Well, not quite, but the West Hartford Police Department made certain that participants in the Connecticut SWAT Challenge understood how important it is for a police officer to be able to preform casualty care.
Throughout the 3-day event, WHPD continually introduced rescue, casualty evacuation and treatment challenges into the training scenarios. This forced Tactical-LEOs, a colloquialism used to describe a law enforcement officer trained in the arts of SWAT, to deal with situations normally handled by an EMT.
The importance of police provided medical care isn’t unique. Just as the Columbine High School shooting helped to shift the methods of tactical response, so too have the mass shootings of Virginia Tech and Aurora, Colorado invigorated the need for officer first-aid.
Officer Brian Wallace, a former corpsman now tactical medic, pointed out one of the reasons for CT Challenge’s emphasis on medical training. “Unlike the military, unarmed medics may not be able to enter a hostile situation. Some cities or states have them waiting until the scene’s secure…it really depends on what the law says.” This means the lives of American citizens may depend on an officer’s ability to apply a tourniquet or position a victim’s airway while other members subdue the assailant(s).
“Unfortunately, some of these teams have first-hand knowledge on how critically important this immediate medical care can be,” said Lt Jeremy Clark, Emergency Services Unit Commander for WHPD, and director of the nation’s second largest tactical officer competition. Lt. Clark was referring to some of the participant’s being part of the response teams involved in the Sandy Hook Elementary School shooting, the Boston Marathon bombing. or both.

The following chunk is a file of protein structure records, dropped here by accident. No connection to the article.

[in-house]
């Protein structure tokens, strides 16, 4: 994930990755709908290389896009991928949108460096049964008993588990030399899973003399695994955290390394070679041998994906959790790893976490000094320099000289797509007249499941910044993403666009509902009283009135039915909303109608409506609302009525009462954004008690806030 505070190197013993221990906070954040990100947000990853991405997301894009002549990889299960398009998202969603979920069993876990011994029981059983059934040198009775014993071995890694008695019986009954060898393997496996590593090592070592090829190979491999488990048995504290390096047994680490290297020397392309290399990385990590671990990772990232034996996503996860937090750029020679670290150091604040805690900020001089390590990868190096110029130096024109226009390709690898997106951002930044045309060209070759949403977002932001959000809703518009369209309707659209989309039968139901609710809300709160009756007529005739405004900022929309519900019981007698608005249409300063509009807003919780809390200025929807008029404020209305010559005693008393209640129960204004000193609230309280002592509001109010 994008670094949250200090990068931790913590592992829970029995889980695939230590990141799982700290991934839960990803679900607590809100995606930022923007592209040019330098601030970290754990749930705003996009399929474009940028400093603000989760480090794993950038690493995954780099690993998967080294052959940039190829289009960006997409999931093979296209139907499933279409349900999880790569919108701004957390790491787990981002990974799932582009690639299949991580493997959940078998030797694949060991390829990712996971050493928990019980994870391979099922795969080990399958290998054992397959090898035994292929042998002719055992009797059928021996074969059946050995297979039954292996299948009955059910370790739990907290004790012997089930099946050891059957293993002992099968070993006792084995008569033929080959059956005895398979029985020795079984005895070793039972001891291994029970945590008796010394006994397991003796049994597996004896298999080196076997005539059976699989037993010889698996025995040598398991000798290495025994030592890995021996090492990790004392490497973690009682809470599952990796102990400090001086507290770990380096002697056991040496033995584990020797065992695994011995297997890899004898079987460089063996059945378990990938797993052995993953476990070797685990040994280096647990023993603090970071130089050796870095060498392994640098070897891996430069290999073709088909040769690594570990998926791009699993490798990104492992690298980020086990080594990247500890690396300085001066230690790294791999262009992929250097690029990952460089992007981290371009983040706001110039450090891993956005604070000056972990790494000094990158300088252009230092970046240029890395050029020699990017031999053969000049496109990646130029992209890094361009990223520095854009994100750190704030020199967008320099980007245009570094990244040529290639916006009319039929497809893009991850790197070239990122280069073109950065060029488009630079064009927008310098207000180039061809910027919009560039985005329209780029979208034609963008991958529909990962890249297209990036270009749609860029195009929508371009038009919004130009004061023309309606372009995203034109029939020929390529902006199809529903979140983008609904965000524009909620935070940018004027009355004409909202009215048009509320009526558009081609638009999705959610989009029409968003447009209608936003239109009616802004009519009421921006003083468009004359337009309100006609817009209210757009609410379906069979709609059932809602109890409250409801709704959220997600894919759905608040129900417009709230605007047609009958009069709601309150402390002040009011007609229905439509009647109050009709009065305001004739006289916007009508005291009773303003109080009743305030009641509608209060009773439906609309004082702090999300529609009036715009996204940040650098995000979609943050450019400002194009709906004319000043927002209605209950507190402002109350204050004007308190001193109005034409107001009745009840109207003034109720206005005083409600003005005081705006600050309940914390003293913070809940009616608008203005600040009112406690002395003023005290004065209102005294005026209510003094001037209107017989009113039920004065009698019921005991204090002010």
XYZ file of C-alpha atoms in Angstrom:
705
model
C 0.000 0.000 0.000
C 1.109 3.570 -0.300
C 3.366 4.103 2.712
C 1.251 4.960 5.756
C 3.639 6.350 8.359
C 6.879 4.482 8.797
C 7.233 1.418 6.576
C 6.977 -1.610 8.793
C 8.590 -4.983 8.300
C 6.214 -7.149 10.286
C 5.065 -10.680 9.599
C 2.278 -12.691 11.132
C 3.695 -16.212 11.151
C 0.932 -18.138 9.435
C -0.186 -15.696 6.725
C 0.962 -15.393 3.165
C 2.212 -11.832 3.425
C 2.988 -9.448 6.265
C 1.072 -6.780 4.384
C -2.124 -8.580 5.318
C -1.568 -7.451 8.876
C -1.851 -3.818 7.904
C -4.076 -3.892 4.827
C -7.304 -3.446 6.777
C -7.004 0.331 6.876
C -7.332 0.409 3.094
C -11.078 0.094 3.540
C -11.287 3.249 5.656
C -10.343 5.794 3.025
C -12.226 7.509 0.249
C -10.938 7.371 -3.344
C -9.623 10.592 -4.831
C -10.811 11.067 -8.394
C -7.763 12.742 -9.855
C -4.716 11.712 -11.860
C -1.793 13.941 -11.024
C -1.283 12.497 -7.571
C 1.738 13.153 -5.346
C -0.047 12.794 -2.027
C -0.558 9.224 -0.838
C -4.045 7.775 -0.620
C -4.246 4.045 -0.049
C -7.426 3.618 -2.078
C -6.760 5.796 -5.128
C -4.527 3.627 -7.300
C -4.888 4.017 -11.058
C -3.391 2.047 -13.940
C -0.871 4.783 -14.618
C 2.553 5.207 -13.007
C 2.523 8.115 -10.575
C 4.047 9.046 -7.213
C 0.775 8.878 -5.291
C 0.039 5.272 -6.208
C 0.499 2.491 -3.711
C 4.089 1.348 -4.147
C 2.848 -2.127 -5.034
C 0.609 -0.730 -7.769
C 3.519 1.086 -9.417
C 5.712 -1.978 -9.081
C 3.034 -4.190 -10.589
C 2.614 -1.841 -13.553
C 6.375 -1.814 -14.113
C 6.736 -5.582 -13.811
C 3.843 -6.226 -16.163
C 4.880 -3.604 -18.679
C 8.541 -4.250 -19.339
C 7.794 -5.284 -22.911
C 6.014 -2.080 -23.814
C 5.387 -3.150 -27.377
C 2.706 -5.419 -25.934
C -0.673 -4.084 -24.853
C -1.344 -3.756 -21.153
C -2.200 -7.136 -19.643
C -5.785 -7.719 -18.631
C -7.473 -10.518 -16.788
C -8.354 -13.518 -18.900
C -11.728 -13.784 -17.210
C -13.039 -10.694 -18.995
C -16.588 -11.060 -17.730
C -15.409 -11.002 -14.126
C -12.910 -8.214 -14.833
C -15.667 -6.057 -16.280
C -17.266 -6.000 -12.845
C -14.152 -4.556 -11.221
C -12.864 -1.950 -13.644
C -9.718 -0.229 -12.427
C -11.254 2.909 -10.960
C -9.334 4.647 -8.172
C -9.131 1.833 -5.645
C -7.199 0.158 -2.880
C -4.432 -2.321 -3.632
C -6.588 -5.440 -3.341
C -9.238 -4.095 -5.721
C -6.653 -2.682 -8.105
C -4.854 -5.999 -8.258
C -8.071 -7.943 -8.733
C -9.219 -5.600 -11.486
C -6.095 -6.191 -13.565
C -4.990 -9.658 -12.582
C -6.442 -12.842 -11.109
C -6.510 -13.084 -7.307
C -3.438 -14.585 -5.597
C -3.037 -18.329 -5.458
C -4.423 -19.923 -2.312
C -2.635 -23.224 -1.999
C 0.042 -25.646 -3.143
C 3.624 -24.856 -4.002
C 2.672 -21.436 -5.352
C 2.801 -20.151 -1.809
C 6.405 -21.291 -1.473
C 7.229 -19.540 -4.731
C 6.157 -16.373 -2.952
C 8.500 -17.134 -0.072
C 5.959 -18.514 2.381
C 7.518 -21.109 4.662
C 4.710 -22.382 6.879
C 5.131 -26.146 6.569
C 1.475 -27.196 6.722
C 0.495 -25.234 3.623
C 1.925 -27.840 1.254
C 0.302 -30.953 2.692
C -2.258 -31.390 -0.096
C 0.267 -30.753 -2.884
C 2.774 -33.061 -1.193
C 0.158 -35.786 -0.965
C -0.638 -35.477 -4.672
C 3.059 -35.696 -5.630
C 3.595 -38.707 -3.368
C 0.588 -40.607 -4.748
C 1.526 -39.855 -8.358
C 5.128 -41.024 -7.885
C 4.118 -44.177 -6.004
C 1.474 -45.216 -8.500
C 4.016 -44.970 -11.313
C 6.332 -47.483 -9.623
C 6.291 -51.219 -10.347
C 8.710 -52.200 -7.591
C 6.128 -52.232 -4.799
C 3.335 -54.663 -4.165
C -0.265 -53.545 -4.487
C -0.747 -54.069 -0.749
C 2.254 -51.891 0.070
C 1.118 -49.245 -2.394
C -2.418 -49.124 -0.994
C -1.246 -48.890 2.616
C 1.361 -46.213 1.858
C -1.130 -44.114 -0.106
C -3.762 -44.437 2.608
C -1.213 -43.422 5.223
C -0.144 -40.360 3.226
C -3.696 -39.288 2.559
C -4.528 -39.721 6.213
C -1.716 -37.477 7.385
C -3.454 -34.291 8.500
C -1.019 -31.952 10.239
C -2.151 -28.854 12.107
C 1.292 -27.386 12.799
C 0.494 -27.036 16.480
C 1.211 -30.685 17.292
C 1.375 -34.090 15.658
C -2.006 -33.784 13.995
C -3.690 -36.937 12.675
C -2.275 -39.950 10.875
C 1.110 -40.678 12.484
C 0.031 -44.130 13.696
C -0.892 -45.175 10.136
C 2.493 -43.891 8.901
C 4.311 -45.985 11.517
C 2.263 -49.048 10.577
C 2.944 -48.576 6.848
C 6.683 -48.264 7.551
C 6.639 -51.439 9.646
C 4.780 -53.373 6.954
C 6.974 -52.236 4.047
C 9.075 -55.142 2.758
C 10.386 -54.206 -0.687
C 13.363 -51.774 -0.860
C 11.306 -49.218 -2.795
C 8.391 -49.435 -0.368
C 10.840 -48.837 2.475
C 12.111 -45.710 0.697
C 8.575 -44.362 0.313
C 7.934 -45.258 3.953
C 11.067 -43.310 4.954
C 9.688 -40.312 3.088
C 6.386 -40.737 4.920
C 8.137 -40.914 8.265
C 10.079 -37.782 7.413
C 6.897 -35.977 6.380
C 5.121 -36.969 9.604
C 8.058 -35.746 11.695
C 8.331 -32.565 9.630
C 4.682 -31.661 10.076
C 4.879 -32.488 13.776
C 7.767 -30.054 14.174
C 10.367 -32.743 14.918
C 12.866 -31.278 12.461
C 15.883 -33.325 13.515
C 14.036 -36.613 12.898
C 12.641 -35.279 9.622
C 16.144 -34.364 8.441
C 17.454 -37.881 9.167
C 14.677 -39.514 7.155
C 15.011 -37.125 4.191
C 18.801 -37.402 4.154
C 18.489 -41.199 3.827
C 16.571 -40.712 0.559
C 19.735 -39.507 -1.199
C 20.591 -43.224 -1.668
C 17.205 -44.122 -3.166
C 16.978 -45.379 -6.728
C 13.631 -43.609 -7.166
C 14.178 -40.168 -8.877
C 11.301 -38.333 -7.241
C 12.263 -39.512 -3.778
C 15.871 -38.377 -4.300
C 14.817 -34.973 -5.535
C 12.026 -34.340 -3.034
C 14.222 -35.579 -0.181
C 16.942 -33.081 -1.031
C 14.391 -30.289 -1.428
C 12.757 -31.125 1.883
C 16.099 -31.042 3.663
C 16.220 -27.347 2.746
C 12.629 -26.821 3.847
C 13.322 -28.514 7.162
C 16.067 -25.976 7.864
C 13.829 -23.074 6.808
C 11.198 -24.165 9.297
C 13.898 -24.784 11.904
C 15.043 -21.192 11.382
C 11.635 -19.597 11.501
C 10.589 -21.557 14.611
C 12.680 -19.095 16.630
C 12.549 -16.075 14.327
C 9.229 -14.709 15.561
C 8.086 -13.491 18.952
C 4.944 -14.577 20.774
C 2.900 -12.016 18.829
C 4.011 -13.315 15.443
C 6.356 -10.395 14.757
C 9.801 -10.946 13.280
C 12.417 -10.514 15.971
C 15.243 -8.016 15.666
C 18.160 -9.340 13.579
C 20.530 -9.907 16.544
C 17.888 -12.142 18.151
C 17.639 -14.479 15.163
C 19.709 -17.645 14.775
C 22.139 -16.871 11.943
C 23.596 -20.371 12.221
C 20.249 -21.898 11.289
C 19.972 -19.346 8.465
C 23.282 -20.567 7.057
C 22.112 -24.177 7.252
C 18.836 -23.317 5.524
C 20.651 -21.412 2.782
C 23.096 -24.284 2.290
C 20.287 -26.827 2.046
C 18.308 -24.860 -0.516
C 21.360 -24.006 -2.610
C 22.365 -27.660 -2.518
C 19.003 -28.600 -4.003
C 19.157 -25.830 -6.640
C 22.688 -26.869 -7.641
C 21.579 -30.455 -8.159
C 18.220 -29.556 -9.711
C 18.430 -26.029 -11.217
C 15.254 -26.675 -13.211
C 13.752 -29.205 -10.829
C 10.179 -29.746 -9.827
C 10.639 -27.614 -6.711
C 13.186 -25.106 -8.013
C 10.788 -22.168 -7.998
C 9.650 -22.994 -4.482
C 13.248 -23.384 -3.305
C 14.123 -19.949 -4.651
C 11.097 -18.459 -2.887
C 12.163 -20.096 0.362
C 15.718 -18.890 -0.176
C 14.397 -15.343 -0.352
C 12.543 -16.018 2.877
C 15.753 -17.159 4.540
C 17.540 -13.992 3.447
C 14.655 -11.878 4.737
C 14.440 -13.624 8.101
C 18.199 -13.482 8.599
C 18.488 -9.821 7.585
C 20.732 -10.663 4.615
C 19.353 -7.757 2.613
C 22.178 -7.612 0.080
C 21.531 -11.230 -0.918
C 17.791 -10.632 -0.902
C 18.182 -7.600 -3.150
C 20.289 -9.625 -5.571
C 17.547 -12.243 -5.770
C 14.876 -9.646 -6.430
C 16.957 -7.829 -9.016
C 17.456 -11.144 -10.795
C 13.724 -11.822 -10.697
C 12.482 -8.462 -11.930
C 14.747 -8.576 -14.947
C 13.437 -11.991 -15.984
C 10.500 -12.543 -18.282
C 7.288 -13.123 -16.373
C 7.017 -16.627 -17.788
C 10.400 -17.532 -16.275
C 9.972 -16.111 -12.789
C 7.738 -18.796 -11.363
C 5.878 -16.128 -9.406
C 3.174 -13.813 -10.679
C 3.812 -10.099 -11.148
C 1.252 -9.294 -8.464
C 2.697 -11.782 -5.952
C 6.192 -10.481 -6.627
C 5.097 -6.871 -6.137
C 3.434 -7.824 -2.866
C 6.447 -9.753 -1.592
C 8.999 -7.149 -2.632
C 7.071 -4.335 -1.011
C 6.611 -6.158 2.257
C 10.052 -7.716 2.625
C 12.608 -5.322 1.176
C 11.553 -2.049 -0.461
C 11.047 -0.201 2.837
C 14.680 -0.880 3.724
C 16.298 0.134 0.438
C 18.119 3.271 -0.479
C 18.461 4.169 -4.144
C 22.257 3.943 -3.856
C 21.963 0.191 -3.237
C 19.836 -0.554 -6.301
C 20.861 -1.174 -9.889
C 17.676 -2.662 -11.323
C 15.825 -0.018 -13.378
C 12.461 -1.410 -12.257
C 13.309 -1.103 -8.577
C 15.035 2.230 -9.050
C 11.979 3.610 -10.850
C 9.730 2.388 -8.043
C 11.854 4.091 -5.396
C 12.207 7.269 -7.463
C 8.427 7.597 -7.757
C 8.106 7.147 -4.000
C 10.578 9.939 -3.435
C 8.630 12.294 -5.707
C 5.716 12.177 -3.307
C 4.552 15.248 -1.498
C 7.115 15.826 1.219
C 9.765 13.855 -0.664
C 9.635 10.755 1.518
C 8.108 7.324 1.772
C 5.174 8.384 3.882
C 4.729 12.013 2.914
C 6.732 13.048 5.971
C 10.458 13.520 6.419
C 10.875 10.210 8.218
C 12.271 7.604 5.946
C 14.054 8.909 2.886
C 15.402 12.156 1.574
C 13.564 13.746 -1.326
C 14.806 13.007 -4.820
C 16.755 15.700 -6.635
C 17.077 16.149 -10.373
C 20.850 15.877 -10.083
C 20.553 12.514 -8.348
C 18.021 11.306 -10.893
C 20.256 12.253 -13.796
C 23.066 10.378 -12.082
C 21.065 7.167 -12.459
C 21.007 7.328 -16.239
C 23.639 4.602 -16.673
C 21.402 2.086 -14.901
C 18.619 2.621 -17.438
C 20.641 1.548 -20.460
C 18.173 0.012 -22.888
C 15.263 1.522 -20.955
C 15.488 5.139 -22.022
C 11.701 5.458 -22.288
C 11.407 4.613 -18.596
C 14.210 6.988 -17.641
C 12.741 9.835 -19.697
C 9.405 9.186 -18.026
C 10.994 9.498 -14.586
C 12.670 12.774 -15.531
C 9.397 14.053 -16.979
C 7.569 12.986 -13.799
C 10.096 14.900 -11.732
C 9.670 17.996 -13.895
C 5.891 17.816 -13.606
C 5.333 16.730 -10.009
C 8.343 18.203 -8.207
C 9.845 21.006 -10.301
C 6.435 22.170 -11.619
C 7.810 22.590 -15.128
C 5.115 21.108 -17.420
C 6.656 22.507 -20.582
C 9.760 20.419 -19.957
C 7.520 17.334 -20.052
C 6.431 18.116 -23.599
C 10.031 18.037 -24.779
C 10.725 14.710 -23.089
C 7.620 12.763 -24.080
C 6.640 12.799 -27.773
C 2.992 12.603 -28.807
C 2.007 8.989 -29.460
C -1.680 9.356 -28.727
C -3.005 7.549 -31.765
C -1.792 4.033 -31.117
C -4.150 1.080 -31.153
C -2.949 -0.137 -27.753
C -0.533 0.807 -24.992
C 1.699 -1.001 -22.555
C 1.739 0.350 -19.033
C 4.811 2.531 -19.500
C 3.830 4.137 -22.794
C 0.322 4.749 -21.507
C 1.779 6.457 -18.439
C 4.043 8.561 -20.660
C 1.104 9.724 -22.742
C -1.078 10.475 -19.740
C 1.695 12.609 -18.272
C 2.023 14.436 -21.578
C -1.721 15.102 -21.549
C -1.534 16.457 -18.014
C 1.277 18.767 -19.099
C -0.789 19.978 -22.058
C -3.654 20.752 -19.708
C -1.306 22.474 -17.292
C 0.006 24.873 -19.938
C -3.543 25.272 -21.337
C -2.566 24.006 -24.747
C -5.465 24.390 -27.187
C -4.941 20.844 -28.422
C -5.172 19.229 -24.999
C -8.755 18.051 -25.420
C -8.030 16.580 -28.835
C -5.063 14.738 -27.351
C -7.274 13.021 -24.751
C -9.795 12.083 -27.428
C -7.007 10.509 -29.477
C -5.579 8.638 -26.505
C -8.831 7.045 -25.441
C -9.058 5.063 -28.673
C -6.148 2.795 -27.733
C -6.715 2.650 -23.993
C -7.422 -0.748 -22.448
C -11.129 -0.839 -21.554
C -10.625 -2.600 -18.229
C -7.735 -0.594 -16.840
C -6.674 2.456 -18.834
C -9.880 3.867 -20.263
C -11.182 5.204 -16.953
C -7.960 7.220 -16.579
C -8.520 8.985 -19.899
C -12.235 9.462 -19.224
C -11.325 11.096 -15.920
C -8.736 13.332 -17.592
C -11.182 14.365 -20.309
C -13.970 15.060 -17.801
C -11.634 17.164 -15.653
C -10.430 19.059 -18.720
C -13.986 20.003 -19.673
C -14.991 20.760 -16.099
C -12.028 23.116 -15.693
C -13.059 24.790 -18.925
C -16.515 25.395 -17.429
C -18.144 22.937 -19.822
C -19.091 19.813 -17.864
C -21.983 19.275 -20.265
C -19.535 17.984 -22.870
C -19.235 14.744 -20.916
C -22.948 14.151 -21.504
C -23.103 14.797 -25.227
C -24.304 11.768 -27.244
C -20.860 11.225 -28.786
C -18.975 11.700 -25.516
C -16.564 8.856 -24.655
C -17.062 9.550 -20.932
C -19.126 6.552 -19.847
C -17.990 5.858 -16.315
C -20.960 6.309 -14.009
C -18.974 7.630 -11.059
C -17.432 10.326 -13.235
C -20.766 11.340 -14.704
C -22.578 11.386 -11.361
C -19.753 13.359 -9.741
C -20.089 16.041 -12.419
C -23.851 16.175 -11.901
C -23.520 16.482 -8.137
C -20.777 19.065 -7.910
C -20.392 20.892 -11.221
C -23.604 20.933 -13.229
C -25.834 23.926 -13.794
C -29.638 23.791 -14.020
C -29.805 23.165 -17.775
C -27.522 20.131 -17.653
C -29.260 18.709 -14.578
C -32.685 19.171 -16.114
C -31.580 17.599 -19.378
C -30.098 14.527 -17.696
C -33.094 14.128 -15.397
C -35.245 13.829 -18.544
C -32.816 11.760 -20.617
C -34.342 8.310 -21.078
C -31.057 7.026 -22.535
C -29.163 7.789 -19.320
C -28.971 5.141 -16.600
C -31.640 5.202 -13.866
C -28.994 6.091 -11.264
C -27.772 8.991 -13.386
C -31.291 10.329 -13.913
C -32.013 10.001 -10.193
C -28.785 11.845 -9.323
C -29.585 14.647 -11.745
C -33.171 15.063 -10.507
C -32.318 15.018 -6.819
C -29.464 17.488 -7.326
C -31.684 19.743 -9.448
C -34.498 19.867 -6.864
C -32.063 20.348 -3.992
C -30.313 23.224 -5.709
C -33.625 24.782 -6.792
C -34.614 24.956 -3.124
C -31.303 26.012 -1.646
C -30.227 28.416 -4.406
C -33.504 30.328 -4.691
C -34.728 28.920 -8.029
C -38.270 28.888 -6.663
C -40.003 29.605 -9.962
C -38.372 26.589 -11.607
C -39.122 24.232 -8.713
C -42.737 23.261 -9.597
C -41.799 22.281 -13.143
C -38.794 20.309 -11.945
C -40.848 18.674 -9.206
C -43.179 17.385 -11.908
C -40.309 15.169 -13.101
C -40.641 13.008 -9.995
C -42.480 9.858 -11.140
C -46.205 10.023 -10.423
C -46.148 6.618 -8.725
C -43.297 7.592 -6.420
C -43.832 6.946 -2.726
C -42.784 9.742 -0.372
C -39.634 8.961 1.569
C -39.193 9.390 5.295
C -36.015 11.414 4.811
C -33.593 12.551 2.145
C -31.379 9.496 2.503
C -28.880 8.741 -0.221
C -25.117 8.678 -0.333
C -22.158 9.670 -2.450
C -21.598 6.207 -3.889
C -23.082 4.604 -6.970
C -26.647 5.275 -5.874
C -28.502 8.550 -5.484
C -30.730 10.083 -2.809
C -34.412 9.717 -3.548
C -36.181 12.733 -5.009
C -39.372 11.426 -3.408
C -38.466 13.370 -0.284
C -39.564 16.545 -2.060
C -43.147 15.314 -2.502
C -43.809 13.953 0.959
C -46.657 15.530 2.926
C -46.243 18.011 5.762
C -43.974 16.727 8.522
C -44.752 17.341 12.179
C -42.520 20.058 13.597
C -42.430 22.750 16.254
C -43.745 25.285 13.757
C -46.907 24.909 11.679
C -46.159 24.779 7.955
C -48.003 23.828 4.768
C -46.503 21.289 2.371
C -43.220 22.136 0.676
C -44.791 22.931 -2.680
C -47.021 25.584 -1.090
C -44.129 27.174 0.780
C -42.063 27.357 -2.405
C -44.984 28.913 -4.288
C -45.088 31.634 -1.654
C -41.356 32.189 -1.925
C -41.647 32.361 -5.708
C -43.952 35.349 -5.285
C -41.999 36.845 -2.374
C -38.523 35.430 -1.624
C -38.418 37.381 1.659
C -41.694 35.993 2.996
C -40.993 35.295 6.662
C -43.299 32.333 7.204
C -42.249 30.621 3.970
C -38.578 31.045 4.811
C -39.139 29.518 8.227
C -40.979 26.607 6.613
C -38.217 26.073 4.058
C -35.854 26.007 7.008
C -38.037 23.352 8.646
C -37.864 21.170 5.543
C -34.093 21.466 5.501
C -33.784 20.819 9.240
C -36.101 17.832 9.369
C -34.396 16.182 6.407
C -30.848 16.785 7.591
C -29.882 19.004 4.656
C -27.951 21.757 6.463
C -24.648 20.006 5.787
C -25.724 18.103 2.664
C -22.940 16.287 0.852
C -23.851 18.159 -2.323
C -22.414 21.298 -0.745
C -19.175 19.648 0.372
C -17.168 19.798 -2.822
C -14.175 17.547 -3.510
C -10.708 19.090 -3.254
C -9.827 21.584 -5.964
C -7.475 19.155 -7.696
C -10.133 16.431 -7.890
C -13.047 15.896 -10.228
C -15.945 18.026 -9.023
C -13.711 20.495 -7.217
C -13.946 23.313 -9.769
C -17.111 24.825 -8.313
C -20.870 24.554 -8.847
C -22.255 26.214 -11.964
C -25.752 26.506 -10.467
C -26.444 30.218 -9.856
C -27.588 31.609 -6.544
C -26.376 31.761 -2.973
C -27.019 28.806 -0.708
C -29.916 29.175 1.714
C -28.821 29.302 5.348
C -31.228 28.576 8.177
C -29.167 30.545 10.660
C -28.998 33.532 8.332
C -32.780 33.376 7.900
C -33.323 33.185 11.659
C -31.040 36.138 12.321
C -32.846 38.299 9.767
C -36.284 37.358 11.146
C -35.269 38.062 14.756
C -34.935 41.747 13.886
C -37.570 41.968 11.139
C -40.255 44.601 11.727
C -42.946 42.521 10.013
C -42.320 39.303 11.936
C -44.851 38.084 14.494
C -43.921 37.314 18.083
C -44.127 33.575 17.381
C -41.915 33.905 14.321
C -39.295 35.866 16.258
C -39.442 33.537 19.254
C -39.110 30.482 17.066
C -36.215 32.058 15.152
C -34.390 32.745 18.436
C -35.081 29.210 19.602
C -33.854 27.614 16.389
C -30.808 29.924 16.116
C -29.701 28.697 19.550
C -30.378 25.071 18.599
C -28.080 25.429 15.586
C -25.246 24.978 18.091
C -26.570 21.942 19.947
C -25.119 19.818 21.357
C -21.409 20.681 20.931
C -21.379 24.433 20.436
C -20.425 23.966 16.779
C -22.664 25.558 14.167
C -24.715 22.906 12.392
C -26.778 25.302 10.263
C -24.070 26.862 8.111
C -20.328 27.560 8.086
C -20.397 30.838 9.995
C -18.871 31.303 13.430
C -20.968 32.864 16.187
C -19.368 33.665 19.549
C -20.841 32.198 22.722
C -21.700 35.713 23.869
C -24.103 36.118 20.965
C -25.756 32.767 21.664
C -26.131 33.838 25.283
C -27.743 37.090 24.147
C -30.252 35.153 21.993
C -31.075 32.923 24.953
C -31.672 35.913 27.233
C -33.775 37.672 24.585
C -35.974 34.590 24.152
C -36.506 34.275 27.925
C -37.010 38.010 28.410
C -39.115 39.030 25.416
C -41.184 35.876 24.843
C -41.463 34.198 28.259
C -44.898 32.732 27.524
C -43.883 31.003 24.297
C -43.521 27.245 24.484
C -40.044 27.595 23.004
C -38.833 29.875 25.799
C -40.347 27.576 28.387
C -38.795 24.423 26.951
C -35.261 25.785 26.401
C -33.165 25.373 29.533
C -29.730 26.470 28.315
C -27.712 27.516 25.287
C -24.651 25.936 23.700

In order to meet the needs of the surrounding communities, the University of Connecticut Health Center, working in conjunction with military volunteers versed in Tactical Combat Casualty Care, offered medical training for participants prior to the commencement of the competition. “We give them hands-on trauma training before putting them through a series of stressful active shooter and mass casualty exercises,” said Navy SEAL-Medical Officer Chris Thompson. He spoke as the blare of an evacuation alarm echoed through a blacked out abandoned multi-story building where one of exercises took place.
Dr. Richard Kamin, UCONN’s Emergency Medical Services Program Director led the medical training team. “We do this every year and each year it grows,” said Kamin regarding the daylong medical portion of the program. Although most police officers understand the need to immediately initiate medical care at the point of injury few have the opportunity to train at a level commensurate with the dangers they face everyday.
“These are soldier skills that every officer needs,” said Sgt Chris Chappell. As a Ranger veteran turned SWAT officer, Chappell’s seen combat on the streets of Panama, Iraq and America, so he’s appreciative of his colleagues embracing the idea of performing self-aid and buddy-aid. We should all be. Because as troops come home the possibility for terrorist activity on our streets increases, and the lives these officers save might be our own.
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